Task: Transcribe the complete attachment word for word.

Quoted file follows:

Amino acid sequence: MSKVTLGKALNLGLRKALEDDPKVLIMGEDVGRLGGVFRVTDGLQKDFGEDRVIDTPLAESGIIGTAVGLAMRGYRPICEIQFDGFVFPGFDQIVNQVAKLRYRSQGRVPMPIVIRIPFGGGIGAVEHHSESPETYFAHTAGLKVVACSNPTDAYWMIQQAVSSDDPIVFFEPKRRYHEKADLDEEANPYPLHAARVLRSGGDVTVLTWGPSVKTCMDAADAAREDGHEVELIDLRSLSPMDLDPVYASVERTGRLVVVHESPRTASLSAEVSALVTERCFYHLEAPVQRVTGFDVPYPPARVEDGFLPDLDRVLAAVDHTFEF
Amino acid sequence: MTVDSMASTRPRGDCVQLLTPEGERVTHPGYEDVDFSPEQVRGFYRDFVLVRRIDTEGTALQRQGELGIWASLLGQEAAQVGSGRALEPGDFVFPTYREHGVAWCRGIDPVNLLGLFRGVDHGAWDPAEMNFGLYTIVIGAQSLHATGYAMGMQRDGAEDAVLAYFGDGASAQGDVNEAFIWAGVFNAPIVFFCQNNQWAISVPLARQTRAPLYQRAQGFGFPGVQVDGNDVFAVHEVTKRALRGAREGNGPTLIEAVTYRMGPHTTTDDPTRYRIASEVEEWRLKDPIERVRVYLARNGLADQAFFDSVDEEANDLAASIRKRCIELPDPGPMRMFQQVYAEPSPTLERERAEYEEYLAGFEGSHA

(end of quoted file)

Amino acid sequence: MSKVTLGKALNLGLRKALEDDPKVLIMGEDVGRLGGVFRVTDGLQKDFGEDRVIDTPLAESGIIGTAVGLAMRGYRPICEIQFDGFVFPGFDQIVNQVAKLRYRSQGRVPMPIVIRIPFGGGIGAVEHHSESPETYFAHTAGLKVVACSNPTDAYWMIQQAVSSDDPIVFFEPKRRYHEKADLDEEANPYPLHAARVLRSGGDVTVLTWGPSVKTCMDAADAAREDGHEVELIDLRSLSPMDLDPVYASVERTGRLVVVHESPRTASLSAEVSALVTERCFYHLEAPVQRVTGFDVPYPPARVEDGFLPDLDRVLAAVDHTFEF
Amino acid sequence: MTVDSMASTRPRGDCVQLLTPEGERVTHPGYEDVDFSPEQVRGFYRDFVLVRRIDTEGTALQRQGELGIWASLLGQEAAQVGSGRALEPGDFVFPTYREHGVAWCRGIDPVNLLGLFRGVDHGAWDPAEMNFGLYTIVIGAQSLHATGYAMGMQRDGAEDAVLAYFGDGASAQGDVNEAFIWAGVFNAPIVFFCQNNQWAISVPLARQTRAPLYQRAQGFGFPGVQVDGNDVFAVHEVTKRALRGAREGNGPTLIEAVTYRMGPHTTTDDPTRYRIASEVEEWRLKDPIERVRVYLARNGLADQAFFDSVDEEANDLAASIRKRCIELPDPGPMRMFQQVYAEPSPTLERERAEYEEYLAGFEGSHA